'Crisaliforme', by Cristiano Bianchin, 2004
Cristiano Bianchin is one of the most poetic and exciting artists at work in Venice today. Trained as a painter at the Venetian Accademia in the late 1980s, he started working with glass 1992.
Cristiano Bianchin is not so much a traditional glass maker, as a sculptor who often combines glass with other media such as knitted hemp, metal or wood.
Bianchin starts the creative process drawing, or making a model in clay. Working closely with Venetian craftsmen, he then realises his pieces in glass. After the shape is blown, the entire surface is polished to give it a smooth, slightly irregular, matte appearance. Finally, other materials are added, in this case a turned elm wood stand.
Bianchin often conceives his works in series that explore a theme in a string of related artefacts. The human form and the human condition are recurring subjects.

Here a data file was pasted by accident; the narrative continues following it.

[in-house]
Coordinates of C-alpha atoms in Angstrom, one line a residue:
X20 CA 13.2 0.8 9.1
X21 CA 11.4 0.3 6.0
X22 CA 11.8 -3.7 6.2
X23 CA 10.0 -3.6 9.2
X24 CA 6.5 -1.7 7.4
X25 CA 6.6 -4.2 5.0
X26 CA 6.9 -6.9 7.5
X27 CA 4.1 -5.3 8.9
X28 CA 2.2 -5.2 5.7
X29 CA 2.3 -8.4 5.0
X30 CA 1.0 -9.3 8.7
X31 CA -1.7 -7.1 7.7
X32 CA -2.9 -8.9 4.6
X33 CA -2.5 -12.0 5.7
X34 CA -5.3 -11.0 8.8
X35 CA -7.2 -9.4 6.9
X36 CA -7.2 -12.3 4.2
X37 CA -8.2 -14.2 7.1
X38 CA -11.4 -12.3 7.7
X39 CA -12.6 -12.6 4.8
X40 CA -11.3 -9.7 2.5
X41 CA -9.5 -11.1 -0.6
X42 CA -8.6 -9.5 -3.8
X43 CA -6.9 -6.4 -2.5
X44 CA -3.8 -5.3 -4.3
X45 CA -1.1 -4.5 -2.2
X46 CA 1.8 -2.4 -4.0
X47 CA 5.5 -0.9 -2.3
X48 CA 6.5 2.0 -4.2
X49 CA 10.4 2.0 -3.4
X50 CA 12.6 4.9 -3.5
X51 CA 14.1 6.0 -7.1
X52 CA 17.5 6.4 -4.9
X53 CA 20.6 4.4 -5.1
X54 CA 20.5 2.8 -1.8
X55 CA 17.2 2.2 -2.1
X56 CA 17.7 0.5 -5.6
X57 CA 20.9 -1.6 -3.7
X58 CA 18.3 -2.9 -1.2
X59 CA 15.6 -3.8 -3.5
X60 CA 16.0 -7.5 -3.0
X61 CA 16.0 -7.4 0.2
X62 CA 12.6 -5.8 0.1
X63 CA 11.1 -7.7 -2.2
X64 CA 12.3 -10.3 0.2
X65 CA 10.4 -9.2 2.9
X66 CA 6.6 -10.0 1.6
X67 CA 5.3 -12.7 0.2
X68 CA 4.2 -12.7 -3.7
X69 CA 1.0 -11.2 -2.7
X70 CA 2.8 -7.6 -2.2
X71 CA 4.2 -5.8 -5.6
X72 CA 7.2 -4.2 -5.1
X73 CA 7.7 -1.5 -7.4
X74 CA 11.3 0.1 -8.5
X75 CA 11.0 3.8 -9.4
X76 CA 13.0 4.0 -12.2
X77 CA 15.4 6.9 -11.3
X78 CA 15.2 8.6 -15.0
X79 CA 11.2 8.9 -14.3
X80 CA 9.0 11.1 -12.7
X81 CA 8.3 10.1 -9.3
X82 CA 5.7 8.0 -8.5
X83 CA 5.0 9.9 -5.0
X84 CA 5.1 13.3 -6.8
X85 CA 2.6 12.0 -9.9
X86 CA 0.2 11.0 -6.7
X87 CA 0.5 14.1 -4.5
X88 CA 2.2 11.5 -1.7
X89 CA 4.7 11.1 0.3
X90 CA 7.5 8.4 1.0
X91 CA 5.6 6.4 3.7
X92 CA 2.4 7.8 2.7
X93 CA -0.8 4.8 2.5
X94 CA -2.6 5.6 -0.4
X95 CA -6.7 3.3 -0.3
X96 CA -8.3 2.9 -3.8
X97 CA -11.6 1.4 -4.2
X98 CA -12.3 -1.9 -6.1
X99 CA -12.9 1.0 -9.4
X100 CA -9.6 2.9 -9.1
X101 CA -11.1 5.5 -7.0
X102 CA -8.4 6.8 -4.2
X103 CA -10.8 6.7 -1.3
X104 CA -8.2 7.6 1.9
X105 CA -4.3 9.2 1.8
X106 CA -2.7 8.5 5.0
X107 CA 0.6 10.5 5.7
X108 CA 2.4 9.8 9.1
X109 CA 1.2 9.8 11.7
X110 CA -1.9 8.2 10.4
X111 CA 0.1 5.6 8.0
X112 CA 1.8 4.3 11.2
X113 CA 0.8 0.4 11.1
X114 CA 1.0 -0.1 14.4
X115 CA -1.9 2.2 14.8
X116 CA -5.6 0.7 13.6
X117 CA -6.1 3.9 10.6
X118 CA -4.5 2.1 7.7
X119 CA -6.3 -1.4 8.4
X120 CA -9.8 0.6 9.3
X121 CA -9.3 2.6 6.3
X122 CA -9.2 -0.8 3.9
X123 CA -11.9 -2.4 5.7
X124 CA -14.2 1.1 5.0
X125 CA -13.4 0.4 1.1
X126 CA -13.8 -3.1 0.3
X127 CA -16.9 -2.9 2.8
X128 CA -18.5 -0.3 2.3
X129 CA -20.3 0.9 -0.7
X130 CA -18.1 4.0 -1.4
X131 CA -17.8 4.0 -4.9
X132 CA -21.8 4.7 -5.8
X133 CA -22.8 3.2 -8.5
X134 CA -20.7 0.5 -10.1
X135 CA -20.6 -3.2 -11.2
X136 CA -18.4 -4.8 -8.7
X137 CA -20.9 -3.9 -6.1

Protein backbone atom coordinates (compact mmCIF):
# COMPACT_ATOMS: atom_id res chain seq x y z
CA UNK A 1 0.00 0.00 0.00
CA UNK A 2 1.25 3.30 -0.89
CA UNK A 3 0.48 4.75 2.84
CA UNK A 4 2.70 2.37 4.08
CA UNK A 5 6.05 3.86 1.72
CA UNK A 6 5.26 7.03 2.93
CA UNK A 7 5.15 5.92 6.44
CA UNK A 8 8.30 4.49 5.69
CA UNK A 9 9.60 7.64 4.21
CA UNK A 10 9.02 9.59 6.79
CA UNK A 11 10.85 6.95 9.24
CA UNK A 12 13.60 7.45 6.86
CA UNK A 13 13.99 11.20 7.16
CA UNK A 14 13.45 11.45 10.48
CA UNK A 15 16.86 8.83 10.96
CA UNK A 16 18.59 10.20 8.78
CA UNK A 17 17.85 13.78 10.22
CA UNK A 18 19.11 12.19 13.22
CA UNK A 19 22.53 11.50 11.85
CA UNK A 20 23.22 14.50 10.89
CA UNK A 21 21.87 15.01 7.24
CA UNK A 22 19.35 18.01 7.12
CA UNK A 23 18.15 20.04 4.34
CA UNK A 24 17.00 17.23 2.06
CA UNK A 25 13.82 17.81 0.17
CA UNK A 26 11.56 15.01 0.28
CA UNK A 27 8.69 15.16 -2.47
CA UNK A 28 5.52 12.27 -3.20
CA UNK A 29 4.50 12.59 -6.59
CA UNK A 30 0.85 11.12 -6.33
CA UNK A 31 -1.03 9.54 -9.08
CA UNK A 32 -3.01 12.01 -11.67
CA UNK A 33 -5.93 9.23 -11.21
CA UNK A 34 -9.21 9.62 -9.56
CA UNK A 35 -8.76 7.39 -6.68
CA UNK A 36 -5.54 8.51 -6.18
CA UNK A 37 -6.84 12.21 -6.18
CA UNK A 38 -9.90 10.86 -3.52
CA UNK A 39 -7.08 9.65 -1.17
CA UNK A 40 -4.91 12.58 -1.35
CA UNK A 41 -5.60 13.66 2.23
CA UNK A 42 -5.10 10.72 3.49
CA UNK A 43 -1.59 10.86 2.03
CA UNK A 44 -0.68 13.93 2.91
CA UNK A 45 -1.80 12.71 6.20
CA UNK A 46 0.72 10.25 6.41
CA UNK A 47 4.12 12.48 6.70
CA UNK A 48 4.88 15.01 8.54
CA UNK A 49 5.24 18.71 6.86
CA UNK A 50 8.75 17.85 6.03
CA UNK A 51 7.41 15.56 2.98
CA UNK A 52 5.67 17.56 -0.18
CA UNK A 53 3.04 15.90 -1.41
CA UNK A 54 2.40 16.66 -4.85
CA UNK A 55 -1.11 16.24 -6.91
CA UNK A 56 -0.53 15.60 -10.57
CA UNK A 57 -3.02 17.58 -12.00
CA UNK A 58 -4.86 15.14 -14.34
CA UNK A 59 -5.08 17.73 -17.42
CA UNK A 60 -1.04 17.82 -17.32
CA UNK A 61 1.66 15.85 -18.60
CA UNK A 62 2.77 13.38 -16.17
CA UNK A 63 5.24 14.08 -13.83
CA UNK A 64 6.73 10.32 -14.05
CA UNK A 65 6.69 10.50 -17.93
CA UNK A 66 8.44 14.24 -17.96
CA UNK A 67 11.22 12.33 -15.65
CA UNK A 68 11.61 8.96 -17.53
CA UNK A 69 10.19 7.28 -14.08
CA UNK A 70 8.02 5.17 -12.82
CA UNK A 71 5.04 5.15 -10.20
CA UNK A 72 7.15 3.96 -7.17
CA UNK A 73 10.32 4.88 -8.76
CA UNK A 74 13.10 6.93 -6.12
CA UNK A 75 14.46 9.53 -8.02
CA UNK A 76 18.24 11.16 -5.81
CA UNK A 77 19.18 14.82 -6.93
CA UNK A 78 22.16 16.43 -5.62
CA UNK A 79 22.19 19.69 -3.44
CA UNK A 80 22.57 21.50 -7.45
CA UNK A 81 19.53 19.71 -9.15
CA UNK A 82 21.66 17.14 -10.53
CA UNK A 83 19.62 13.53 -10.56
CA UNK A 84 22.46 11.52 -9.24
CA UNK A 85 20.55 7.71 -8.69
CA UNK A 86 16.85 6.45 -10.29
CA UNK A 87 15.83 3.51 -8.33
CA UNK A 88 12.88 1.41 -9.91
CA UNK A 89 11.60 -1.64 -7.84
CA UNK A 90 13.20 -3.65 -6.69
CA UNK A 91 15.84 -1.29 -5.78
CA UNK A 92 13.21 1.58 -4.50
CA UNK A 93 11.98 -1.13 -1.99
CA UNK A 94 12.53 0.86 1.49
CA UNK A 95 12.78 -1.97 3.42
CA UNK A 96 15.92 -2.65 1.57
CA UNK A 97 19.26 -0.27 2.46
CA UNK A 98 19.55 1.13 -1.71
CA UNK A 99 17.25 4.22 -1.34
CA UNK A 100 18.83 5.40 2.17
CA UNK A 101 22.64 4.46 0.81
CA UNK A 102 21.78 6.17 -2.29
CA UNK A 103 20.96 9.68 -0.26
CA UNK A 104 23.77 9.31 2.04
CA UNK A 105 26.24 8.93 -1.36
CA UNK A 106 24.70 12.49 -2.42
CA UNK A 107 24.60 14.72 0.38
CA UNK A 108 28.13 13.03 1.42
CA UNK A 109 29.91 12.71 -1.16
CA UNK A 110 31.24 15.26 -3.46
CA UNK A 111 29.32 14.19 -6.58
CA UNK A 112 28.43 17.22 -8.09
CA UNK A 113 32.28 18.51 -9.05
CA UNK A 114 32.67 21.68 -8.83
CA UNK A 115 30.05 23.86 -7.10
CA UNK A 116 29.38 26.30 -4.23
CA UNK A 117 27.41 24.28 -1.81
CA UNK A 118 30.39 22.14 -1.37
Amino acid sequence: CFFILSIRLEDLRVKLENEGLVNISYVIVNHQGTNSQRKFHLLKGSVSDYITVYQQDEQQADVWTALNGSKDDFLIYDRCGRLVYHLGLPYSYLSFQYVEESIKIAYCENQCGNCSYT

'Crisaliforme' comprises a series of unique sculptural shapes recalling the highly stylised, ritualistic representations of the human form found in ancient effigies or idols. They are austere and classical in inspiration, but they also have a poetic, enigmatic quality. They conjure up wide-ranging associations - from the painted figures on ancient Greek vases to the totem sculptures of Brancusi or perhaps the tools of some long forgotten craft.
The V&A's 'Crisaliforme' was one of the finalists at the 2004 Bombay Sapphire Foundation Glass Prize.